Every veteran of the Milwaukee, Ryman says, remembers the 29th Street corridor. "It was fairly incredible, running 40 miles per hour, to travel through the depression with the bridges just a block apart. The passenger trains, you know, they'd travel through here at 50, and the fellas tell me that it was a thrill."
Ryman's enthusiasm finds a 1990s parallel in the voice of Tim Springer, director of the Midtown Greenway Coalition, a citizens' group that has been working for the trail since 1992 (and in whose early meetings this writer participated as a neighborhood representative). "To bike through [the corridor] almost feels like a computer game," Springer says. "The way the bridges frame your view is unique, very linear, very directional." Noting the space's tunnel-like shape, Springer gets the inevitable Freudian reference out of the way with an easy laugh: "I have to say, the way the corridor surrounds you and offers you a pathway is almost nurturing, especially the places that have lush green embankments instead of concrete retaining walls."
Ryman remembers that lush foliage--"those weeds," he calls them--as the stuff brakemen would use to plug holes in grain cars. But his affection lies with the concrete, a cutting-edge material when it was used to build the trench early in the century. The route was one of the first created with the automobile in mind: Its below-grade design allowed cars and trains to go their separate ways without having to stop. The depression was especially prized by "hotshot trains," cross-country racers that received priority on the lines and were staffed by the best engineers as they carried animals from North Dakota stockyards, carp on ice from Montana lakes, or, from the end of the line at Seattle, Asian silk for the fashion-minded East Coast.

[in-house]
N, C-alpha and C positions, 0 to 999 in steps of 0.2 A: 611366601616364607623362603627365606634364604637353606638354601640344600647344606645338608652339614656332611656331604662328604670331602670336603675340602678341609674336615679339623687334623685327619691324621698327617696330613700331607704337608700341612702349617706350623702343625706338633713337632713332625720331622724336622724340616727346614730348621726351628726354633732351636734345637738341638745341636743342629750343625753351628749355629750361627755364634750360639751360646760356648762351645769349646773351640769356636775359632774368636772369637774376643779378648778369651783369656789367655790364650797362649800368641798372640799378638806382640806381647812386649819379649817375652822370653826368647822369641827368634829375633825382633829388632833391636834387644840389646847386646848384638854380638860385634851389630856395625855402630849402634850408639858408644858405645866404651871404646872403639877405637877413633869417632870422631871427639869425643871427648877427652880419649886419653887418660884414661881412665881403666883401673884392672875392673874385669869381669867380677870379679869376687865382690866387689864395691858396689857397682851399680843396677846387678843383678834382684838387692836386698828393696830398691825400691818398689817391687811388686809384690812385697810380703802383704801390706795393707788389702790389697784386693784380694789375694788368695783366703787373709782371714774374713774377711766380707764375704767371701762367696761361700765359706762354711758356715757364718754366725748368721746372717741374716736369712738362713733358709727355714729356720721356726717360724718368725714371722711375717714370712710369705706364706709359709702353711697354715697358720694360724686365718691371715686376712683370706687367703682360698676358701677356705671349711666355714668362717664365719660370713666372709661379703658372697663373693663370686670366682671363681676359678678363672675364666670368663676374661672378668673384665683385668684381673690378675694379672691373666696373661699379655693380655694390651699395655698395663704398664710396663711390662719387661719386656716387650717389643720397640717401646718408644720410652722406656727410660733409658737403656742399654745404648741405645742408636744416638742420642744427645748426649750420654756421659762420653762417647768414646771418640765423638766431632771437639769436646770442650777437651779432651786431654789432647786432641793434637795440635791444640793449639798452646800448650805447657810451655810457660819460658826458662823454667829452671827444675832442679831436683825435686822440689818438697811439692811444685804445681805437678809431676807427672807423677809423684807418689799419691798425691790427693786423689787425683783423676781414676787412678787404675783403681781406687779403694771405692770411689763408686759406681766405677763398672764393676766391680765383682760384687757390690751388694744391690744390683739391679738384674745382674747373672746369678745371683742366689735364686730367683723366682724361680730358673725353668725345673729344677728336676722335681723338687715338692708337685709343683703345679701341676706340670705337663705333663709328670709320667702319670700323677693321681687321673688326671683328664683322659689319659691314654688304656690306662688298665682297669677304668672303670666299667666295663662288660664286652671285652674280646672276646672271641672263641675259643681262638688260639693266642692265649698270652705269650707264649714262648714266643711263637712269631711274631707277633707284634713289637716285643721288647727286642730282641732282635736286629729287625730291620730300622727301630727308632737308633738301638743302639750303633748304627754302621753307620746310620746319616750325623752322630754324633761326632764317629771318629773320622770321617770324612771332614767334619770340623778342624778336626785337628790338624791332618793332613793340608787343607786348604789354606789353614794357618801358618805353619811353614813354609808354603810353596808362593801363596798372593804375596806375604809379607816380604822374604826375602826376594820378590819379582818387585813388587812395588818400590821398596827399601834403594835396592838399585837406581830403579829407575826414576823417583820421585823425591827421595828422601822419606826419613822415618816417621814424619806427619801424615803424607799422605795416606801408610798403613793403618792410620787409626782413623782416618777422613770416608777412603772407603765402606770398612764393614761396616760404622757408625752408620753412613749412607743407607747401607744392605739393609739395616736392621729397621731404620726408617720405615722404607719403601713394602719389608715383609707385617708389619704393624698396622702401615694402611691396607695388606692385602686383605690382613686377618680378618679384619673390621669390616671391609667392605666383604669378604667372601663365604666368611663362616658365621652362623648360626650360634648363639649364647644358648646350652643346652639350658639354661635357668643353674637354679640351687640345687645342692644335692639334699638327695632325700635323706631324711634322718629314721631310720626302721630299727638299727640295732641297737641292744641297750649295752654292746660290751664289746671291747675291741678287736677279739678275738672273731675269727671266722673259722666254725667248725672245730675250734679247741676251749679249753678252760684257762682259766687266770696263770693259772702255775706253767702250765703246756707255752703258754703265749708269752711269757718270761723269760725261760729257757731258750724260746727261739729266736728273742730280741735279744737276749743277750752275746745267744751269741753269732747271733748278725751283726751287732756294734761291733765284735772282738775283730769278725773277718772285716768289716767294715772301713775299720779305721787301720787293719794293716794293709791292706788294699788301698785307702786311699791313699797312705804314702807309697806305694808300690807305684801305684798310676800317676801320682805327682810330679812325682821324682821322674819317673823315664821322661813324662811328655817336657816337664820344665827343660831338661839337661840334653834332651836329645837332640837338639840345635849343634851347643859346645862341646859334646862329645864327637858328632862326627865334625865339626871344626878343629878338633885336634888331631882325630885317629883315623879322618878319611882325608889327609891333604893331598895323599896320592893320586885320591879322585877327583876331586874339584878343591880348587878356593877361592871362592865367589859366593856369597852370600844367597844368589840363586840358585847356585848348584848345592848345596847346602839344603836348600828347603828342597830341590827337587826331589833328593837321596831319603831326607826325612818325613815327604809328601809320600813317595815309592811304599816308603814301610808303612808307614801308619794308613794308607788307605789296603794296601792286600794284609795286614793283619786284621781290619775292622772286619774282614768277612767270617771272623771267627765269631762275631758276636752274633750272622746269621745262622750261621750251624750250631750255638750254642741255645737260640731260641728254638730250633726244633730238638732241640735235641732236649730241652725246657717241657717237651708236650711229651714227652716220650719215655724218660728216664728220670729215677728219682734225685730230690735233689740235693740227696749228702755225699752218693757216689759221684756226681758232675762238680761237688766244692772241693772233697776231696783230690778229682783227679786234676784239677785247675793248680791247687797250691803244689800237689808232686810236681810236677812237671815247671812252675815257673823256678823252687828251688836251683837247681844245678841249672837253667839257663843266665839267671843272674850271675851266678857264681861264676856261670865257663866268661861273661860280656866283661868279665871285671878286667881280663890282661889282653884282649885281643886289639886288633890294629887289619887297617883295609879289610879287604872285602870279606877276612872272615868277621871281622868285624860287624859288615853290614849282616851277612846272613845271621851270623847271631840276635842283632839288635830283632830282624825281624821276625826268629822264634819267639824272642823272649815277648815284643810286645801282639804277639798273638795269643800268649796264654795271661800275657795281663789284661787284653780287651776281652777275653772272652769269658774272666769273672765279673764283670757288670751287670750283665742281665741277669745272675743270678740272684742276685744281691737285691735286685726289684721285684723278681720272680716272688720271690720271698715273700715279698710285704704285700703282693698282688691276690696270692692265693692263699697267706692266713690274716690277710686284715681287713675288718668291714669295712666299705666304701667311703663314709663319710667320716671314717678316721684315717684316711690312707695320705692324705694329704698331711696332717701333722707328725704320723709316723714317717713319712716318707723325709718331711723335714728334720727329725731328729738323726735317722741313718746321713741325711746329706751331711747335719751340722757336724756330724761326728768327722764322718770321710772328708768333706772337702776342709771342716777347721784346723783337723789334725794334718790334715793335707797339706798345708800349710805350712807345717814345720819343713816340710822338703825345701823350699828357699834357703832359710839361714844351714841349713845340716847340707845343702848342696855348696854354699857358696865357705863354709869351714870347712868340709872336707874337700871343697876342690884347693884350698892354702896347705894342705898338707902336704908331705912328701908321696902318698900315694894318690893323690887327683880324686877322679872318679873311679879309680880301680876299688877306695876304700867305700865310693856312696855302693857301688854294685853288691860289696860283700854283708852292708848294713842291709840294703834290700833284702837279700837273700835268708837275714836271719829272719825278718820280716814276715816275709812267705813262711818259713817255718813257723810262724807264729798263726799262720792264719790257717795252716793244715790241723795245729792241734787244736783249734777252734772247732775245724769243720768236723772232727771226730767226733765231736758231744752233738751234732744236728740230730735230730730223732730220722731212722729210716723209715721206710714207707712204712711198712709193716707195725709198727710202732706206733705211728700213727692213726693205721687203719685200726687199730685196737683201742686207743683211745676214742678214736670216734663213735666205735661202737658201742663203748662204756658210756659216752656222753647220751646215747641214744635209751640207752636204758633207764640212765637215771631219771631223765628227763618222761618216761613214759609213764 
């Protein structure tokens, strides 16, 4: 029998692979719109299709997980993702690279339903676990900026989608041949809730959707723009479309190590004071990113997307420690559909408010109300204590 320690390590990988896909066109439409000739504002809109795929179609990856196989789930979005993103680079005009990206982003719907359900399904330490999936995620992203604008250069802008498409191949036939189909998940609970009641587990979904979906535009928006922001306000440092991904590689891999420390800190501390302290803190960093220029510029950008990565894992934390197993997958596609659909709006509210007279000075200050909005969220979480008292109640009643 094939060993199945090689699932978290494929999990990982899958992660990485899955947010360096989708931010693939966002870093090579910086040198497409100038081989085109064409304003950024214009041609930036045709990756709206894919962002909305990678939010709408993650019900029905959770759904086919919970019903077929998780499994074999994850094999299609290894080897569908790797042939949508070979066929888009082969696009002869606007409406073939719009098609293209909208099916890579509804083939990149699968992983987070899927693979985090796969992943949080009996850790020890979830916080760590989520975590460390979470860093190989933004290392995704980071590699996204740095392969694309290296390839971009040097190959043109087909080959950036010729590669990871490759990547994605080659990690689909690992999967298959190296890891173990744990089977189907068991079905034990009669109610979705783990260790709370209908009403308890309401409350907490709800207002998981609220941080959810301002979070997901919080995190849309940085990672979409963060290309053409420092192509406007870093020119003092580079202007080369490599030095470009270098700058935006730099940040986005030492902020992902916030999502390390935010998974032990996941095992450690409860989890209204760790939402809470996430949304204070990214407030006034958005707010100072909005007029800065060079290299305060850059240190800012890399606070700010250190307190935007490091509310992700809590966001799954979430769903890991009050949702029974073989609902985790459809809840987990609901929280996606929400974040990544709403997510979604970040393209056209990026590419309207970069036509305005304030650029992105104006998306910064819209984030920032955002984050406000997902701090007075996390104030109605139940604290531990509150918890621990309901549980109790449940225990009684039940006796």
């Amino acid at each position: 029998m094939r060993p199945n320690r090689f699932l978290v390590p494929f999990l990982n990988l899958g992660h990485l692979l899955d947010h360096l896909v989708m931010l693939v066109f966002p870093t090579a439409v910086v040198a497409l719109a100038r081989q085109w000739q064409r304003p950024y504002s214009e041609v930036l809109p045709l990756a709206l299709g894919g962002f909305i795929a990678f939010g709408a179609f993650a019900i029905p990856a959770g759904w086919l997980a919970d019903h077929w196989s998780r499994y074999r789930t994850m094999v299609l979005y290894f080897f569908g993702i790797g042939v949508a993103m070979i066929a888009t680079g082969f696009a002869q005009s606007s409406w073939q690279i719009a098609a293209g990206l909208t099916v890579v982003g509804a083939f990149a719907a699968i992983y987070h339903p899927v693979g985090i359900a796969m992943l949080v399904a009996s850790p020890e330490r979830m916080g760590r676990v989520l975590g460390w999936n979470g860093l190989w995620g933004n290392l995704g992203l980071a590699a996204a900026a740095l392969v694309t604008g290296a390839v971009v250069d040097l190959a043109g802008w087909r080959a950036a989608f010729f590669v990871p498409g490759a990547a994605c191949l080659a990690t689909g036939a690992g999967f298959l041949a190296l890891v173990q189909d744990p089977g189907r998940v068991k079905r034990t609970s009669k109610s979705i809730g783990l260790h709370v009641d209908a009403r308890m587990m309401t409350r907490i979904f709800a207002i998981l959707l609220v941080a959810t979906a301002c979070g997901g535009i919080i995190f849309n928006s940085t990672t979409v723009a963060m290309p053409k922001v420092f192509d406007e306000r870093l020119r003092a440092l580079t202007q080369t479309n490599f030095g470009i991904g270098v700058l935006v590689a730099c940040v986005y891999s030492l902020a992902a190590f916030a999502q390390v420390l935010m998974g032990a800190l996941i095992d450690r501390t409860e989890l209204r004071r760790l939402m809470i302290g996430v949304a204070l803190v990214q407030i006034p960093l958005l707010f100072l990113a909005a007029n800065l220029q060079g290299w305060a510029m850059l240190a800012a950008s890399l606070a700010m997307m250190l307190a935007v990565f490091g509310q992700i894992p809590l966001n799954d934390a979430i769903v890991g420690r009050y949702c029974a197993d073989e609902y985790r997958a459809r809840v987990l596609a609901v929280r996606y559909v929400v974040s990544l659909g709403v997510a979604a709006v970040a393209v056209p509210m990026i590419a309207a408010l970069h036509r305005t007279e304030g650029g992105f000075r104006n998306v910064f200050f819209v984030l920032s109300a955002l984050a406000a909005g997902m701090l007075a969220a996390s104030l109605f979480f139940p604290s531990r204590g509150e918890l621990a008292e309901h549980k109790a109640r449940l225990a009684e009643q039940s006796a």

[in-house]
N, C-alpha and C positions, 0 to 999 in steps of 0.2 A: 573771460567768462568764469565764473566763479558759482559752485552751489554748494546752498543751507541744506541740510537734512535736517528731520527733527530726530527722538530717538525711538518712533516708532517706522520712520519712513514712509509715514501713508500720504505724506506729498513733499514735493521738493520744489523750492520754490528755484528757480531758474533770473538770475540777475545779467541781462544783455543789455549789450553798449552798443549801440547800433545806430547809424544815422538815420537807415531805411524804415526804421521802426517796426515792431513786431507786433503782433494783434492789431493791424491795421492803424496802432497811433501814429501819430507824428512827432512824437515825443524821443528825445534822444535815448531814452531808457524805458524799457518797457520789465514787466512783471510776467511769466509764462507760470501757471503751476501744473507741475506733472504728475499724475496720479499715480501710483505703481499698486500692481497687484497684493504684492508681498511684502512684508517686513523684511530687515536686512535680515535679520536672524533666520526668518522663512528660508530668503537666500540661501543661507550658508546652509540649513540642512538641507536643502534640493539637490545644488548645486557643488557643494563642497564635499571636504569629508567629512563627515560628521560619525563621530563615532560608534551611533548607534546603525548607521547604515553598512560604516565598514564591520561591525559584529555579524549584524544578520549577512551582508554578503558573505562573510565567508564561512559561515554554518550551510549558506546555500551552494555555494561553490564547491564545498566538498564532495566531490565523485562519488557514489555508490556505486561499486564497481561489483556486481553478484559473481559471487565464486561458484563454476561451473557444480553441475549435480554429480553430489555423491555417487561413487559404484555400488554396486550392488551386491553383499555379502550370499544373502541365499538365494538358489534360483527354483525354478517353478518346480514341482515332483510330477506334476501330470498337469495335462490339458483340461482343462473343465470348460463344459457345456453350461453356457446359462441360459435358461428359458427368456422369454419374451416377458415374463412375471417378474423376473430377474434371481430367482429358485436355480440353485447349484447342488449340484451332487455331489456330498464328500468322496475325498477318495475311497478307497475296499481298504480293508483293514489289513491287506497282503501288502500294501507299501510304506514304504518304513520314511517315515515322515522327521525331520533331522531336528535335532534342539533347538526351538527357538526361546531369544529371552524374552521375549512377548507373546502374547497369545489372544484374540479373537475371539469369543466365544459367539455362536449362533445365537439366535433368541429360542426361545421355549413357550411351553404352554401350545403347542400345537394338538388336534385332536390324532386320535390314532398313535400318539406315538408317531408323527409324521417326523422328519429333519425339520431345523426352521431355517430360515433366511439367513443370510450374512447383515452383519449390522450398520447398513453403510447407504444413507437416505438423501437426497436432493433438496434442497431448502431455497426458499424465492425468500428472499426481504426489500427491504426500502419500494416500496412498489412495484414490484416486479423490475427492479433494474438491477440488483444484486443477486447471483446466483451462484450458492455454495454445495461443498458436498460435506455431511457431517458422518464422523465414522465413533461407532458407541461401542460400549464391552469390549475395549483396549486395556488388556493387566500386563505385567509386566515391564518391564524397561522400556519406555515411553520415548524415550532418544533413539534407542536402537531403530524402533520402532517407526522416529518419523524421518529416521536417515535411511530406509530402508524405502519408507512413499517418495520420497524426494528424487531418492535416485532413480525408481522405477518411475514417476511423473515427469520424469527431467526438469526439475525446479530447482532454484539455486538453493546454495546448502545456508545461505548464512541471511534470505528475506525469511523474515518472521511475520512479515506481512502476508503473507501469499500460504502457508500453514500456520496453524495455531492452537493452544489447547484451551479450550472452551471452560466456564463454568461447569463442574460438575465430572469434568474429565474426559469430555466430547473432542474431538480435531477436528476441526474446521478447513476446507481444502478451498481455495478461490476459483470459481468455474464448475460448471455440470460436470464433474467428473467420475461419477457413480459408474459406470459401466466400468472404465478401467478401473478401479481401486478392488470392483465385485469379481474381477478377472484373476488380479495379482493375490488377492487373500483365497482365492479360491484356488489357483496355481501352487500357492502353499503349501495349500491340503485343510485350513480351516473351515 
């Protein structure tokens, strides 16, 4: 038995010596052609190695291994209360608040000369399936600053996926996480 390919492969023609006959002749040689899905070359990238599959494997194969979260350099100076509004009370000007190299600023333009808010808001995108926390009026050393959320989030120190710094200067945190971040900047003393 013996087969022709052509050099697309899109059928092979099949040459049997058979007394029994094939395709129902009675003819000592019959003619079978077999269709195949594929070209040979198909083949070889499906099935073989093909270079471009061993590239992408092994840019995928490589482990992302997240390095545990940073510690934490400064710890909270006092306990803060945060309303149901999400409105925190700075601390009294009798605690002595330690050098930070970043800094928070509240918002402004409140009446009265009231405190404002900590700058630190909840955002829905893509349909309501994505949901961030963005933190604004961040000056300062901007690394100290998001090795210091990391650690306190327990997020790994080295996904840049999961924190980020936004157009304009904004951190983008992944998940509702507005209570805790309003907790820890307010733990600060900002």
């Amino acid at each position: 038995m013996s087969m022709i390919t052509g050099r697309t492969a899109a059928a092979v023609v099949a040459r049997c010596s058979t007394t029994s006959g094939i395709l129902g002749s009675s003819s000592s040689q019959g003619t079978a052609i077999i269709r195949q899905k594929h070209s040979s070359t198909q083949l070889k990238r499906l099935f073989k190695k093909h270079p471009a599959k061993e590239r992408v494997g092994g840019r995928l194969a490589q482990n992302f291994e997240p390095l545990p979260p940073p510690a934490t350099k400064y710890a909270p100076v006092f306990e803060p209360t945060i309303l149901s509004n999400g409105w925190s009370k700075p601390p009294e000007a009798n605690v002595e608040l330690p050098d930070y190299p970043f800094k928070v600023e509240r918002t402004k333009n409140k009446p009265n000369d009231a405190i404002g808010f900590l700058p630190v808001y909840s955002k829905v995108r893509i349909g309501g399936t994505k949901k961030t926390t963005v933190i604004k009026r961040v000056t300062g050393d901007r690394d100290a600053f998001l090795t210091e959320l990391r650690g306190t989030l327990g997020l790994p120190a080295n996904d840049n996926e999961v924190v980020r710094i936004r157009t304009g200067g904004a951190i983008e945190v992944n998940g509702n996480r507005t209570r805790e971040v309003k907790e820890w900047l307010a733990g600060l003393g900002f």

Nearly a hundred years later, greenway planners are setting the stage for Spandex to replace silk as the priority fabric in the corridor. Cyclists, they say, will whiz along what is officially termed a "commuter bikeway" built for cross-town transportation first, leisure second. Unlike recreational trails, which typically close at dusk, the greenway will be open 24 hours a day, 365 days a year.
And it's at night, says Ryman, that trail users are most likely to encounter the depression's dark side--the drinking, partying, and the assorted accidents that happen when people are numb or wound up. Ryman remembers "breaking out into a sweat" when kids would play chicken in front of his engine. And he recalls the one time he hit someone, near the Fifth Avenue crossing: "I was leaving town on a freight to Montevideo. I said, 'Is that something on the tracks?' The brakeman looked out and said, 'Oh, it's a man!' We blew the whistle, saw him put up his head, which was lying on the rail. We hit that head with the engine. It was sad, but we didn't see him until we were 50 feet away. We couldn't do a thing except radio in and ask the police to check on him."